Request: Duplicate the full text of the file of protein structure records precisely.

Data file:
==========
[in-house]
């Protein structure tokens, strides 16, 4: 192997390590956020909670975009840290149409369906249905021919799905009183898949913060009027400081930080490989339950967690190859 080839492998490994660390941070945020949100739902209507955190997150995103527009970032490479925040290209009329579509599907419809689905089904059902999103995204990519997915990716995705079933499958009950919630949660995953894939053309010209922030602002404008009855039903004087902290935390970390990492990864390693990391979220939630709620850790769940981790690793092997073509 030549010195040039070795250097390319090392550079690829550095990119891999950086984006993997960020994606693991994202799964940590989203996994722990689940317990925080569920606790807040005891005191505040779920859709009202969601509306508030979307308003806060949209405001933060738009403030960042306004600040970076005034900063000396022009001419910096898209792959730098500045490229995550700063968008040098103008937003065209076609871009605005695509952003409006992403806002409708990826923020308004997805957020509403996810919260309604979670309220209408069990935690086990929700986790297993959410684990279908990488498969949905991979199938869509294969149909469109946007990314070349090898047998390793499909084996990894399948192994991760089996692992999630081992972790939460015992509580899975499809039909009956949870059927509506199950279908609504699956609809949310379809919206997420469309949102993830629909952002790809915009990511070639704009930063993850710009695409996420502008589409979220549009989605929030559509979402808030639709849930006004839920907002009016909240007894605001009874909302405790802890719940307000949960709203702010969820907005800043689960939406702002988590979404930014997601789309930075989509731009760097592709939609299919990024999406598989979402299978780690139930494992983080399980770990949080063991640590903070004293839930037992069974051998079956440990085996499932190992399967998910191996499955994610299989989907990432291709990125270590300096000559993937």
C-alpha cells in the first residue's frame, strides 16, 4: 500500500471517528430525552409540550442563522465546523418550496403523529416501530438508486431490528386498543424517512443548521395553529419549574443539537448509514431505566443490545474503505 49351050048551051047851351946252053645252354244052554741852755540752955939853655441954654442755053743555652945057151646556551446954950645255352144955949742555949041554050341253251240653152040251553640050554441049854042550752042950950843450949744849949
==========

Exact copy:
[in-house]
């Protein structure tokens, strides 16, 4: 192997390590956020909670975009840290149409369906249905021919799905009183898949913060009027400081930080490989339950967690190859 080839492998490994660390941070945020949100739902209507955190997150995103527009970032490479925040290209009329579509599907419809689905089904059902999103995204990519997915990716995705079933499958009950919630949660995953894939053309010209922030602002404008009855039903004087902290935390970390990492990864390693990391979220939630709620850790769940981790690793092997073509 030549010195040039070795250097390319090392550079690829550095990119891999950086984006993997960020994606693991994202799964940590989203996994722990689940317990925080569920606790807040005891005191505040779920859709009202969601509306508030979307308003806060949209405001933060738009403030960042306004600040970076005034900063000396022009001419910096898209792959730098500045490229995550700063968008040098103008937003065209076609871009605005695509952003409006992403806002409708990826923020308004997805957020509403996810919260309604979670309220209408069990935690086990929700986790297993959410684990279908990488498969949905991979199938869509294969149909469109946007990314070349090898047998390793499909084996990894399948192994991760089996692992999630081992972790939460015992509580899975499809039909009956949870059927509506199950279908609504699956609809949310379809919206997420469309949102993830629909952002790809915009990511070639704009930063993850710009695409996420502008589409979220549009989605929030559509979402808030639709849930006004839920907002009016909240007894605001009874909302405790802890719940307000949960709203702010969820907005800043689960939406702002988590979404930014997601789309930075989509731009760097592709939609299919990024999406598989979402299978780690139930494992983080399980770990949080063991640590903070004293839930037992069974051998079956440990085996499932190992399967998910191996499955994610299989989907990432291709990125270590300096000559993937």
C-alpha cells in the first residue's frame, strides 16, 4: 500500500471517528430525552409540550442563522465546523418550496403523529416501530438508486431490528386498543424517512443548521395553529419549574443539537448509514431505566443490545474503505 49351050048551051047851351946252053645252354244052554741852755540752955939853655441954654442755053743555652945057151646556551446954950645255352144955949742555949041554050341253251240653152040251553640050554441049854042550752042950950843450949744849949